HOW DAMAGING is the proliferation of Intellectual Property (IP) theft? It costs American companies between $200 billion and $250 billion a year in revenue. On top of that, counterfeit goods constitute an estimated 5%-7% of world trade.
Heavy Duty Aftermarket Week hosted a hard-hitting seminar, “The Impact of Counterfeit Parts,” with Heavy Duty Distribution Association (HDDA) executive director Lee Kadrich outlining the legislative attempts to fight back and attorneys Anthony Lupo and Sarah Bruno explaining the legal ramifications.
“It's become a serious issue for the industry,” Lupo said. “We're seeing it appear in ways we haven't seen before.”
Kadrich said the battle is being waged on one front by the Coalition Against Counterfeiting and Piracy (CACP), a cross-industry group created by a joint initiative between the US Chamber of Commerce and the National Association of Manufacturers to act as the interface between US business and the US Government's Strategy Targeting Organized Piracy Program.
He said there are three key elements to the industry initiative:
Working with Congress to get strong anti-piracy legislation enacted.
Supporting the Bush Administration on improved enforcement.
Stressing the importance of public-private partnership.
Some 60 House members have cosponsored the Stop Counterfeiting in Manufactured Goods Act, HR32. Introduction of companion legislation in the Senate is expected.
The Automotive Aftermarket Industry Association (AAIA) first addressed trademark piracy with the 1984 Trademark Counterfeiting Act, which for the first time made counterfeit trafficking a federal crime punishable by fines and imprisonment. But existing law is inadequate in that it does not mandate the destruction of the equipment and materials used to make the fakes. The copyright law already has mandatory destruction provisions, and HR 32 would add them to the trademark law.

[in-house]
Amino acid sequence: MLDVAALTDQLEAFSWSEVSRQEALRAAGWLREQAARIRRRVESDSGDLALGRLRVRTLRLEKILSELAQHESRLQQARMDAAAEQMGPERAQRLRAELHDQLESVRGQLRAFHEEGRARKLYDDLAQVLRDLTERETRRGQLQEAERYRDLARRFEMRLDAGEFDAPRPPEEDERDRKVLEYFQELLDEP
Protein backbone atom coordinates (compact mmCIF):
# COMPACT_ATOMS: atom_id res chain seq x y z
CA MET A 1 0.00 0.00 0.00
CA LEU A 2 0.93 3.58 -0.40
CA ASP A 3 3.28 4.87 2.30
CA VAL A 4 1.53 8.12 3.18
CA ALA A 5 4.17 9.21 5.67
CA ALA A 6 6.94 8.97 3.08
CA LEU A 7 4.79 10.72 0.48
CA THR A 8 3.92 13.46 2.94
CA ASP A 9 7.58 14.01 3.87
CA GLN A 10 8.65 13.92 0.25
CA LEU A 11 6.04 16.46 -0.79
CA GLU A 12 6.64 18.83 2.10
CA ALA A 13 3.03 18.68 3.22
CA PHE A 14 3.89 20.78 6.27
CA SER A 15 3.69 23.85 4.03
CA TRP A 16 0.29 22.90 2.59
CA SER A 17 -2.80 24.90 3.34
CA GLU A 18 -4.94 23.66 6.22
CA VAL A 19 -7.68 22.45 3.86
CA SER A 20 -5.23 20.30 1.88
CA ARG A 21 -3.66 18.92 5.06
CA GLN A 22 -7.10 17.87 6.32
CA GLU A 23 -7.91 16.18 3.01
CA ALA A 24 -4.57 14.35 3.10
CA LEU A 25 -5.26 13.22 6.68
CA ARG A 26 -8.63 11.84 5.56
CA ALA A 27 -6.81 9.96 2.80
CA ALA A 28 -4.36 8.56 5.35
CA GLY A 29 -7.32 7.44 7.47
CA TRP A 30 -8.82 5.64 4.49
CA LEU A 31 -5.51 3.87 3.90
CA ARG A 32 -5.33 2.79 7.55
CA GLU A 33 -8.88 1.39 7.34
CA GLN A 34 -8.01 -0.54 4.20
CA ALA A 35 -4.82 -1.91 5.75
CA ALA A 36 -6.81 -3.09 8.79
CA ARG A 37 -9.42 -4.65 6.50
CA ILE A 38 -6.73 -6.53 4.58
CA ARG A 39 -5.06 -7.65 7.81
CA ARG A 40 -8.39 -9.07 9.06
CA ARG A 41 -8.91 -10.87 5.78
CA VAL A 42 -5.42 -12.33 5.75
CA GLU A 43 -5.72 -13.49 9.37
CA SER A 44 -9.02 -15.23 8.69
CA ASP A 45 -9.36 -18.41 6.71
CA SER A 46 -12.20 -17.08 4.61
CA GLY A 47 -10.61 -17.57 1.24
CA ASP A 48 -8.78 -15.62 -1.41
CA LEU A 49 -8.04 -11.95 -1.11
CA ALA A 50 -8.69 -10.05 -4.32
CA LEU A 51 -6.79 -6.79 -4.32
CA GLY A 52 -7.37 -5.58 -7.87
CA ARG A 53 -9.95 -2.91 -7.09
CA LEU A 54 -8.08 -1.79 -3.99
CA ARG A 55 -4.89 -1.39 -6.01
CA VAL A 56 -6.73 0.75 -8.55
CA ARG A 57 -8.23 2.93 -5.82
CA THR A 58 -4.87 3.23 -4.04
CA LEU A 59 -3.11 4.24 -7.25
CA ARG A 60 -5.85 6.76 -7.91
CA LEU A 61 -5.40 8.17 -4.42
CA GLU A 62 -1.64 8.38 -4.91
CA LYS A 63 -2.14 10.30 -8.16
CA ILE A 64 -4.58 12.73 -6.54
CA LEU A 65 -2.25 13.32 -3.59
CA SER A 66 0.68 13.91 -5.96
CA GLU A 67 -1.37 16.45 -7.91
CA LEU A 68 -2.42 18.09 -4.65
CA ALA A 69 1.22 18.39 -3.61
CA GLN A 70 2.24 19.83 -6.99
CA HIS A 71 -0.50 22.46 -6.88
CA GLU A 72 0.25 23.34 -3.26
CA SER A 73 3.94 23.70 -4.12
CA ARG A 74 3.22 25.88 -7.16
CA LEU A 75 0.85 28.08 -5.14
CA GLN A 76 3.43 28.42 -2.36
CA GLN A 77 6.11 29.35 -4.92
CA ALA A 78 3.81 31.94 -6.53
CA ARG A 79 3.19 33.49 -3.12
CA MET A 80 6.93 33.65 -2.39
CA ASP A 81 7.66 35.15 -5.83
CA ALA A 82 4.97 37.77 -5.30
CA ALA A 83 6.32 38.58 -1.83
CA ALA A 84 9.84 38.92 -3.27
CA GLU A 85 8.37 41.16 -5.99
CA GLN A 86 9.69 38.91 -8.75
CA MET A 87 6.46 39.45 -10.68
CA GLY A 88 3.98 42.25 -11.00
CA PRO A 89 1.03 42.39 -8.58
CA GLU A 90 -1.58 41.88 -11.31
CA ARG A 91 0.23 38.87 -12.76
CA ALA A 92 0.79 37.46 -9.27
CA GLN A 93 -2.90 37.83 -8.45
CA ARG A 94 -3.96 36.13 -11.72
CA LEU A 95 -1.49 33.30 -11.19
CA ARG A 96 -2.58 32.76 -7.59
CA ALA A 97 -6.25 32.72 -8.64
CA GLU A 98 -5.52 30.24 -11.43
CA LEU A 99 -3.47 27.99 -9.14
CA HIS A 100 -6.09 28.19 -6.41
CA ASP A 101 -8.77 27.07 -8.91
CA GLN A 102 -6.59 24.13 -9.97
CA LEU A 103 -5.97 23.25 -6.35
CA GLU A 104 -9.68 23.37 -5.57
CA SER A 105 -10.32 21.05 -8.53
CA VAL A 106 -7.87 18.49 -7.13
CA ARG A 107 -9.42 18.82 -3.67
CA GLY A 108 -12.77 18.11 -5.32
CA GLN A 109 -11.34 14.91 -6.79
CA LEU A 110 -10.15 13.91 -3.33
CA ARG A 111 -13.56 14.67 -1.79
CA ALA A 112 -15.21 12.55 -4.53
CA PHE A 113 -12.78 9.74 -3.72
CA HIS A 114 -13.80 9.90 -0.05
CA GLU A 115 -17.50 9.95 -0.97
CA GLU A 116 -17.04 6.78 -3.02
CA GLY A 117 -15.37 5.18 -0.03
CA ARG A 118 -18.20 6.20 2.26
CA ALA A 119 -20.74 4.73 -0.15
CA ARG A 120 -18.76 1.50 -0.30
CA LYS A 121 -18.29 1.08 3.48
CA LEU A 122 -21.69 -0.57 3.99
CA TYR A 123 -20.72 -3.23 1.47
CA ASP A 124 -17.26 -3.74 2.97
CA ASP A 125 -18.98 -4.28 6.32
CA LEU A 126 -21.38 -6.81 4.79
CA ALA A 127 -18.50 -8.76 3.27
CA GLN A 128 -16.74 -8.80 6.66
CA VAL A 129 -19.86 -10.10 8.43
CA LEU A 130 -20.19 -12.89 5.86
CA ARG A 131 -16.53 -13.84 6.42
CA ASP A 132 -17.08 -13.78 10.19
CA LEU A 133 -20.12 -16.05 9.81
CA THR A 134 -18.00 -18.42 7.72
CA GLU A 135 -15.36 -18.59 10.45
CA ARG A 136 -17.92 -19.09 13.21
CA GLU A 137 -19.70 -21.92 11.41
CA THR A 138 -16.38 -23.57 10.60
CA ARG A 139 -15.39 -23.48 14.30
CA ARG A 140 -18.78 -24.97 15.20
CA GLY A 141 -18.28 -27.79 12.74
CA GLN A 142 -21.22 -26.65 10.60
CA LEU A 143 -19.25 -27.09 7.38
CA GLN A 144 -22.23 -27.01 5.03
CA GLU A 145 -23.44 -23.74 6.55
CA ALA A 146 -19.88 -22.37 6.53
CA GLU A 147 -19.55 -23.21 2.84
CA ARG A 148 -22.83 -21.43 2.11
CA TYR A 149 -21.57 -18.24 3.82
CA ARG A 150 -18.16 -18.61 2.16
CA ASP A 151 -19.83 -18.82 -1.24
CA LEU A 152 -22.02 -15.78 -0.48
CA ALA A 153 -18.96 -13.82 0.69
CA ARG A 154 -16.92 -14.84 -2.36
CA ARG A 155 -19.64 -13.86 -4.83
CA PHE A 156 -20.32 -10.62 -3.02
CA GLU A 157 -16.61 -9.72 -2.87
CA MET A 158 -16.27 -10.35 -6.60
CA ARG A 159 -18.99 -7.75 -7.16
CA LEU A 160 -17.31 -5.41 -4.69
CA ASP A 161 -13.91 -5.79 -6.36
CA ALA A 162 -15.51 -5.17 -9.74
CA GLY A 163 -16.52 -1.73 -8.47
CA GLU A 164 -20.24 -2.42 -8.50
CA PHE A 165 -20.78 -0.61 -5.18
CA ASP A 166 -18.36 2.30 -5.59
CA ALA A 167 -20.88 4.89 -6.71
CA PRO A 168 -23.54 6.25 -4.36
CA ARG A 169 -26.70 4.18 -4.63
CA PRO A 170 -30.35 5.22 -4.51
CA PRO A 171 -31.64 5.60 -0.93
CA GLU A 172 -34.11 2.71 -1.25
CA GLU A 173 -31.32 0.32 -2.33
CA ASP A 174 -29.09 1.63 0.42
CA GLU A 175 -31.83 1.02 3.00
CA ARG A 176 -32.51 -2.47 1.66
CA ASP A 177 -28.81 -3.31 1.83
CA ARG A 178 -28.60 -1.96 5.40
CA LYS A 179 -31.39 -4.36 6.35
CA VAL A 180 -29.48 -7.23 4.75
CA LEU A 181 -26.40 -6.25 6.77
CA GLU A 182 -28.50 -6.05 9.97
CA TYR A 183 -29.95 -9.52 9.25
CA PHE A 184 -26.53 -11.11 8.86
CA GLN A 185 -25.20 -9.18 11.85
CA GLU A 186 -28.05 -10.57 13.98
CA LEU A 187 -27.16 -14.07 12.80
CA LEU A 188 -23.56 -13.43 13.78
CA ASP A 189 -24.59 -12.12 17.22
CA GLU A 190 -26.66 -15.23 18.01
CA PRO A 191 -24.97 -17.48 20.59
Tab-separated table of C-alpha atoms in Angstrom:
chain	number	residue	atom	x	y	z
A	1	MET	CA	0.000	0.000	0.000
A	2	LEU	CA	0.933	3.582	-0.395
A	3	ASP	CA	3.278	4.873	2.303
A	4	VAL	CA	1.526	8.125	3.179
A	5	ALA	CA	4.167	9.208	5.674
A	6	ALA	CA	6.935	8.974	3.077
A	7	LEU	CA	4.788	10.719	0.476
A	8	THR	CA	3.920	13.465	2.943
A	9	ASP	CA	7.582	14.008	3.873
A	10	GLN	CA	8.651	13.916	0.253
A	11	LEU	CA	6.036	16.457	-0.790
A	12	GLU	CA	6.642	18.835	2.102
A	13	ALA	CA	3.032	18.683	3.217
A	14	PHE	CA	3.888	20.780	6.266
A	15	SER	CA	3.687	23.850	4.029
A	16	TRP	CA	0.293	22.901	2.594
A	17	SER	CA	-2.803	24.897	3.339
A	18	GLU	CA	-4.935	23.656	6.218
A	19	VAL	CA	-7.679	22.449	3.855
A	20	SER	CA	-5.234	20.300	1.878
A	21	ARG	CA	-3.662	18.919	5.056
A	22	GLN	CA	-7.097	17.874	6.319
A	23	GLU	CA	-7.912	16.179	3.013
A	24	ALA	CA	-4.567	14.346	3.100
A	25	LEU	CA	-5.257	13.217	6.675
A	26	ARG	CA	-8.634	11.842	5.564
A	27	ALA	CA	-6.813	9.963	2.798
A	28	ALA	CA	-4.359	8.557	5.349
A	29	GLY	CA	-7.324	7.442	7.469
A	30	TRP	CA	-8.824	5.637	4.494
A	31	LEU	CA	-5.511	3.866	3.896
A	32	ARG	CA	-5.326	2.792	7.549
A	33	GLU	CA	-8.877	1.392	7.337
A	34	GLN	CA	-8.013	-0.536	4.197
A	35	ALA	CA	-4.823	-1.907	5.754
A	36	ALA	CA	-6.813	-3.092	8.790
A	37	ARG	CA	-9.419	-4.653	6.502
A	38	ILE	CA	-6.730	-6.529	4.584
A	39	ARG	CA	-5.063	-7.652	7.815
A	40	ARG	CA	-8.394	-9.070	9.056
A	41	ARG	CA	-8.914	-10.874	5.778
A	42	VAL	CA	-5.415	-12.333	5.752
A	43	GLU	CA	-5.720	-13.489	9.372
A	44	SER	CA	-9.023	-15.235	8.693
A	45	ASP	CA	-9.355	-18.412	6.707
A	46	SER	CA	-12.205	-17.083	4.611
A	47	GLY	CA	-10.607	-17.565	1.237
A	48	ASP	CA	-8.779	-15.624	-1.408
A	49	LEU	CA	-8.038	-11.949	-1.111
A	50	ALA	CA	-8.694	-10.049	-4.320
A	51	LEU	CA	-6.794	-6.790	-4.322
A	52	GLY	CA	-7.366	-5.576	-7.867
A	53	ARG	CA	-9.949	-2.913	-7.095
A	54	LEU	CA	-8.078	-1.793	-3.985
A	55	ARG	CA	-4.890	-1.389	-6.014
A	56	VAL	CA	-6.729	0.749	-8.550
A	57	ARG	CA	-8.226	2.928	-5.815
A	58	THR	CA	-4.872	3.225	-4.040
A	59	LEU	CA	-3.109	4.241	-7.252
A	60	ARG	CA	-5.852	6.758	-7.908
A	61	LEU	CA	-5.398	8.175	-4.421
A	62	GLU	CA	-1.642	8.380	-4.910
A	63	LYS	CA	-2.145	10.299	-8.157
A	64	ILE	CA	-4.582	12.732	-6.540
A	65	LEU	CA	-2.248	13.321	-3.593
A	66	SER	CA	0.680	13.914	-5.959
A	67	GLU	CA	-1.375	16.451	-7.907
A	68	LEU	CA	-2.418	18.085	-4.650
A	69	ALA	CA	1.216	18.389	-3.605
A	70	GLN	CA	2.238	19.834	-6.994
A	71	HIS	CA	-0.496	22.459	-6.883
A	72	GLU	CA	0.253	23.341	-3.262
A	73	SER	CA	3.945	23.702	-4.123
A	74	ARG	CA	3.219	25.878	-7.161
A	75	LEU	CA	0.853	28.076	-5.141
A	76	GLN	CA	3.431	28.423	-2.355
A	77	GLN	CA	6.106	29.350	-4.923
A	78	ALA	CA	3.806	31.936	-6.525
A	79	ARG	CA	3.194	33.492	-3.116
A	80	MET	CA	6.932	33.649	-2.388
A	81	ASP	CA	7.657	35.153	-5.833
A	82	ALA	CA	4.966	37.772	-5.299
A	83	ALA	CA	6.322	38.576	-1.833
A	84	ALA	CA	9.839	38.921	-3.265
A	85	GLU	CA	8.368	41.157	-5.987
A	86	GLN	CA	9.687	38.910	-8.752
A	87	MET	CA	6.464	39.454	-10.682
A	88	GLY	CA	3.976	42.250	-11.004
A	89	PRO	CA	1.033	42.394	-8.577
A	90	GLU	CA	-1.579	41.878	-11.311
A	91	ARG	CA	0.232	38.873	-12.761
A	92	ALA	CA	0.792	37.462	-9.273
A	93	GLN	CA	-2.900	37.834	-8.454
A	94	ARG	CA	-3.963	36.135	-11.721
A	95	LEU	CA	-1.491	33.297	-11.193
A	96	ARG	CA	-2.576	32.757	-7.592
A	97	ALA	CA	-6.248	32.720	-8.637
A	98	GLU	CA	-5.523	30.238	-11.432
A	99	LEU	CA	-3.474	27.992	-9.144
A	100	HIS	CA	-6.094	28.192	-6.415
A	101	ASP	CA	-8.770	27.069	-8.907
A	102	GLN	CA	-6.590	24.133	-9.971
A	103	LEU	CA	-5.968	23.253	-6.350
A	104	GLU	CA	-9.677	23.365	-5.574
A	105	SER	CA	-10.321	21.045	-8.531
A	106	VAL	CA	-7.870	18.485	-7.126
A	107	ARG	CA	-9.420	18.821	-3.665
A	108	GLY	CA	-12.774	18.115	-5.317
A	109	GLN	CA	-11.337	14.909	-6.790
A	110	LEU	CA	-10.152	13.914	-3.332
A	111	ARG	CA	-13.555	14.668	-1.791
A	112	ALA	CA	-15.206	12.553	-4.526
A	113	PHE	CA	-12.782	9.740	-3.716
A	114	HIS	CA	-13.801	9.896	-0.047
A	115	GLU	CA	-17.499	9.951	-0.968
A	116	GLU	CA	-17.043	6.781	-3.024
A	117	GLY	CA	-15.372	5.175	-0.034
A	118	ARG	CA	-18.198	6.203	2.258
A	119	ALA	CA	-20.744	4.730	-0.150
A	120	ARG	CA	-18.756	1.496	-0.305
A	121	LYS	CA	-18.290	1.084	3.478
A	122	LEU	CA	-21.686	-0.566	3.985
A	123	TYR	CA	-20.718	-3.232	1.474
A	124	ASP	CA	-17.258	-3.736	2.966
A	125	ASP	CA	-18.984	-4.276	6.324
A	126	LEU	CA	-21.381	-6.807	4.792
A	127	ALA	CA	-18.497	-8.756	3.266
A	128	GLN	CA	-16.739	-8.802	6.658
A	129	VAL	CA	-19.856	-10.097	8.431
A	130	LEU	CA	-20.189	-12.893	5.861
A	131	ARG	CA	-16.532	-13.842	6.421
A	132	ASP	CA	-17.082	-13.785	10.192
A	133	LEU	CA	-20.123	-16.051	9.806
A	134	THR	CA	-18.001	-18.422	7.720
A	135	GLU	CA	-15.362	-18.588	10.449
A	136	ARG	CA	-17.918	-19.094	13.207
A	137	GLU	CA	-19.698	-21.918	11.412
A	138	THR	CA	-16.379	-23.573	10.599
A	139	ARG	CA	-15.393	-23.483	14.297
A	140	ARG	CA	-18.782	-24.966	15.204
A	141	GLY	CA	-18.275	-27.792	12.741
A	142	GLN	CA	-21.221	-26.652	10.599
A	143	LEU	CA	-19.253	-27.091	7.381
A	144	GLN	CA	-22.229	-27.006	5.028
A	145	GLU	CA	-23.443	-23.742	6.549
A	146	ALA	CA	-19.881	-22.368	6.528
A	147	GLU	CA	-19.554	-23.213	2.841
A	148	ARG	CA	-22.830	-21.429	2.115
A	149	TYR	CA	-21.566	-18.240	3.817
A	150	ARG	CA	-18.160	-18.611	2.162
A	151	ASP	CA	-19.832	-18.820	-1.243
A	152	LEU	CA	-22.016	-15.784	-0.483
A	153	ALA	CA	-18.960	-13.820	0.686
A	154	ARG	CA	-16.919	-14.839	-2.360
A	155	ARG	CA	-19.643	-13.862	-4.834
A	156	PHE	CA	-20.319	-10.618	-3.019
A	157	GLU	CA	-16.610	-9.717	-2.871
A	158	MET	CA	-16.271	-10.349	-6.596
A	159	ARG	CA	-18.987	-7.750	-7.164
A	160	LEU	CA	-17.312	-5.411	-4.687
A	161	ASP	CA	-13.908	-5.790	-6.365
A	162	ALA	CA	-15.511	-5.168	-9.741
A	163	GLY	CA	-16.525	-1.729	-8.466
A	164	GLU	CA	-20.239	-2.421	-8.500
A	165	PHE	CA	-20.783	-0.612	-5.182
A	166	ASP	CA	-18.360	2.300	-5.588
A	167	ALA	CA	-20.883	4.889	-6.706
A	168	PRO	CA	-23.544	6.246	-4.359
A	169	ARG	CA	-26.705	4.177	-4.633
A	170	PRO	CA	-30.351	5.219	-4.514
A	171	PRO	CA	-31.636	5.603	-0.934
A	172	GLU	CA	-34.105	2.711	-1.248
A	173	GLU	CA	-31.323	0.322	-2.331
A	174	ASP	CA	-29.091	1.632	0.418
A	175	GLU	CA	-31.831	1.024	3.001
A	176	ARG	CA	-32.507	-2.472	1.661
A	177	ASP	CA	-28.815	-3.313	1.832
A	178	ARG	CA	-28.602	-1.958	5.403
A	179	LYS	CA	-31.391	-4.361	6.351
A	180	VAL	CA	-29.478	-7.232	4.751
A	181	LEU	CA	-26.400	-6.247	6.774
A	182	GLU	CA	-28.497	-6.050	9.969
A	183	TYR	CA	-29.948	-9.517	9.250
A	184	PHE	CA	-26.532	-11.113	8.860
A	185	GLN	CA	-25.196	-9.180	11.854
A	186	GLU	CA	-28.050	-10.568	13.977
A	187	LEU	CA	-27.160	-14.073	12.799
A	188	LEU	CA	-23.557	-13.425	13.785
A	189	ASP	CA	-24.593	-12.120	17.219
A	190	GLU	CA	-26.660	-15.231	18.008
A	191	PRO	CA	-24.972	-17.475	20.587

In addition, sophisticated counterfeiters today can sell the counterfeit versions of the trademarks on labels, patches, and medallions, for use by others who affix them to counterfeit products. HR 32 would clarify that the law prohibits such trafficking.
Kadrich said he expects President Bush to sign the bill, after which “it will become an important deterrent we can add to our arsenal against piracy. A stronger US law empowers our negotiators to seek similar provisions from our trade partners.”
Kadrich also lauded Strategy Targeting Organized Piracy (STOP!), which was announced in October 2004 to better coordinate the federal agencies charged with IP enforcement and increase efforts to protect IP at home and abroad.
Defining the problem
Lupo said goods are protected by patents, copyrights, trademarks/trade dress, and contracts.
Potential infringement for selling other party's goods comes through distributor liability (vicarious and contributory infringement), Internet enforcement (Ebay and Alibaba), and trade show infringement.
He said it's important to define the problem. A counterfeit good is a knockoff of lesser value with Grade A infringement.
“It's where somebody takes your trademark and affixes it on a product usually of lesser quality, but not always,” said Lupo, a partner with Arent Fox who co-chairs the Entertainment/Intellectual Property Group of the firm, specializing in copyright, entertainment, trademark and e-commerce law. “I spent a lot of time in Asia and saw a lot of Grade A infringement. It's so good that manufacturers can't even tell that the infringement is occurring, so the products sometimes have to be put through massive tests to even determine whether it's counterfeit or not. So it's difficult for you to determine you're selling counterfeit parts.”
Lupo said a gray-market good is a legitimate product that make its way into unauthorized channels, and there is no likelihood of confusion because it is a legitimate product.
“Maybe a manufacturer wants to capitalize in different markets around the world, so maybe they sell it to Morocco at half the price it sells for in the US,” he said. “That legitimate product ends up making its way into the US and cannibalizing the market at a much lower price. There is no trademark infringement.”
Bruno talked about protecting products with patents, saying patents must be registered.
She said it's unusual to think about truck-equipment products as being protected by copyright, but they can be. Protection can extend to chips and embedded software, elements of the product design, packaging or labels, and catalogs and brochures.